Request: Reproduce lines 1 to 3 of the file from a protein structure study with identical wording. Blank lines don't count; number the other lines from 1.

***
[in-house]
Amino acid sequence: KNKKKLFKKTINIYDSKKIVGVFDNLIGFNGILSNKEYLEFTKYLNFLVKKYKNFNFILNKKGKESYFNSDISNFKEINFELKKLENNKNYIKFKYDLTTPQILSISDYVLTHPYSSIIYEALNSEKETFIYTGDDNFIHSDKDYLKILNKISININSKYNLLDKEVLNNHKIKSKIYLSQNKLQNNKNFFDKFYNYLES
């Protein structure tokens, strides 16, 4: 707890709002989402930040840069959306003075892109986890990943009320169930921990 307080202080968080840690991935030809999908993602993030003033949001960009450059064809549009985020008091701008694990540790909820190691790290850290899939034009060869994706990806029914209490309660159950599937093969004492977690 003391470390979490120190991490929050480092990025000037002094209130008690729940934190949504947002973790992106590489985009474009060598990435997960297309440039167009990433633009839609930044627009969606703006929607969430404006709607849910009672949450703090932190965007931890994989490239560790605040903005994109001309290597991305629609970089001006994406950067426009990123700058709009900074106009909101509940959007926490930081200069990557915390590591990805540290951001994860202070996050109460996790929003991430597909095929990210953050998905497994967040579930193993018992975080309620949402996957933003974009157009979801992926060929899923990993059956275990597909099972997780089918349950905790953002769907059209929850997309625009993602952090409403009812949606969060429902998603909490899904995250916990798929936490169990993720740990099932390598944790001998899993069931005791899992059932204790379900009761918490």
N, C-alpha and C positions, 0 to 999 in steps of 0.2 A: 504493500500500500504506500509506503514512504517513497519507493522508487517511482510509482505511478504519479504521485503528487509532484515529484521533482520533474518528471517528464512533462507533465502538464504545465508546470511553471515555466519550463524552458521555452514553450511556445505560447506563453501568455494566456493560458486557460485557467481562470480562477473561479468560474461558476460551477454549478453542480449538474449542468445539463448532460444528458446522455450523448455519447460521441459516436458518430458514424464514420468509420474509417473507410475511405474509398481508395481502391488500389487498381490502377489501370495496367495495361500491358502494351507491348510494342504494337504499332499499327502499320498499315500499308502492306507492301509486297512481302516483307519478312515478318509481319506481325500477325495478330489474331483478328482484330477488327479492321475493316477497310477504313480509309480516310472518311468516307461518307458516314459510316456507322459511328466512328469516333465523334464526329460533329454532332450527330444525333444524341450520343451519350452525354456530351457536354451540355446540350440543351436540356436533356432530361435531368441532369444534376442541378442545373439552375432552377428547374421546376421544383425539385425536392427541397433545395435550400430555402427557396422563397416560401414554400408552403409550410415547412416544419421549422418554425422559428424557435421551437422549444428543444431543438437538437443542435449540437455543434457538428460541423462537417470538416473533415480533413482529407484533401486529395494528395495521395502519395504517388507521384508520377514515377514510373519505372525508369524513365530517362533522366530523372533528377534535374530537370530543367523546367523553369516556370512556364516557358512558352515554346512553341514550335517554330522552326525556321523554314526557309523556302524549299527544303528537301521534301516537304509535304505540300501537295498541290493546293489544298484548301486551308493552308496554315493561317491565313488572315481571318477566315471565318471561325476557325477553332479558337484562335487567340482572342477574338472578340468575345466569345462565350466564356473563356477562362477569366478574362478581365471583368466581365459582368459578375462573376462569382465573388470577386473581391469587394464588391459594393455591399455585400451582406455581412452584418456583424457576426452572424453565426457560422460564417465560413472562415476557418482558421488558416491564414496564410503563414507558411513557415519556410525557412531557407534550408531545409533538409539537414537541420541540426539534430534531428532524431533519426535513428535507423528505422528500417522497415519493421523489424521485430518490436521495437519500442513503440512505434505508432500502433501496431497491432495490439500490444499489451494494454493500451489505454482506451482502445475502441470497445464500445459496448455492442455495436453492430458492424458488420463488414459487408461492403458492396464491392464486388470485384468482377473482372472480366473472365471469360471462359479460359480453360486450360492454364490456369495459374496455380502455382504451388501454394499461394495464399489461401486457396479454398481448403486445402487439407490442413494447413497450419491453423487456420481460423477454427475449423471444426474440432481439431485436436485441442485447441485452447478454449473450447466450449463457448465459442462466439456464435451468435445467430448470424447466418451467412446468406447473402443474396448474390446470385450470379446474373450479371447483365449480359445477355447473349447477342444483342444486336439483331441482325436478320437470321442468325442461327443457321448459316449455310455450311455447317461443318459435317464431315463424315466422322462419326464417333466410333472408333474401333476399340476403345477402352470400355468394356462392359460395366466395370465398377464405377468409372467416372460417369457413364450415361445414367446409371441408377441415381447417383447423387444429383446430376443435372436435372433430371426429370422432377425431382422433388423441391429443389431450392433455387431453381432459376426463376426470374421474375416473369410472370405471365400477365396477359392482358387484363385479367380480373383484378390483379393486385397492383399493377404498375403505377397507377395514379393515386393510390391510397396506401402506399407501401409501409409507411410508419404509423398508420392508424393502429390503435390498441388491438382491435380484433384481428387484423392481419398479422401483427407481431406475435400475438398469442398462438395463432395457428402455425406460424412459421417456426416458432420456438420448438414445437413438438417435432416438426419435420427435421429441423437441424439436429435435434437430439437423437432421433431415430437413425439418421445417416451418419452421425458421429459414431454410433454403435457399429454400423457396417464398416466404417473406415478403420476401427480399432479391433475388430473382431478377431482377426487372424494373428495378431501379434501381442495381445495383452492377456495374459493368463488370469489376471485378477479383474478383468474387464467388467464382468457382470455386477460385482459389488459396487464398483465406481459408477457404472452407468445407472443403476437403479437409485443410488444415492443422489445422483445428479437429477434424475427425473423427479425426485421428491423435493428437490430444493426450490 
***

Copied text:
[in-house]
Amino acid sequence: KNKKKLFKKTINIYDSKKIVGVFDNLIGFNGILSNKEYLEFTKYLNFLVKKYKNFNFILNKKGKESYFNSDISNFKEINFELKKLENNKNYIKFKYDLTTPQILSISDYVLTHPYSSIIYEALNSEKETFIYTGDDNFIHSDKDYLKILNKISININSKYNLLDKEVLNNHKIKSKIYLSQNKLQNNKNFFDKFYNYLES
């Protein structure tokens, strides 16, 4: 707890709002989402930040840069959306003075892109986890990943009320169930921990 307080202080968080840690991935030809999908993602993030003033949001960009450059064809549009985020008091701008694990540790909820190691790290850290899939034009060869994706990806029914209490309660159950599937093969004492977690 003391470390979490120190991490929050480092990025000037002094209130008690729940934190949504947002973790992106590489985009474009060598990435997960297309440039167009990433633009839609930044627009969606703006929607969430404006709607849910009672949450703090932190965007931890994989490239560790605040903005994109001309290597991305629609970089001006994406950067426009990123700058709009900074106009909101509940959007926490930081200069990557915390590591990805540290951001994860202070996050109460996790929003991430597909095929990210953050998905497994967040579930193993018992975080309620949402996957933003974009157009979801992926060929899923990993059956275990597909099972997780089918349950905790953002769907059209929850997309625009993602952090409403009812949606969060429902998603909490899904995250916990798929936490169990993720740990099932390598944790001998899993069931005791899992059932204790379900009761918490």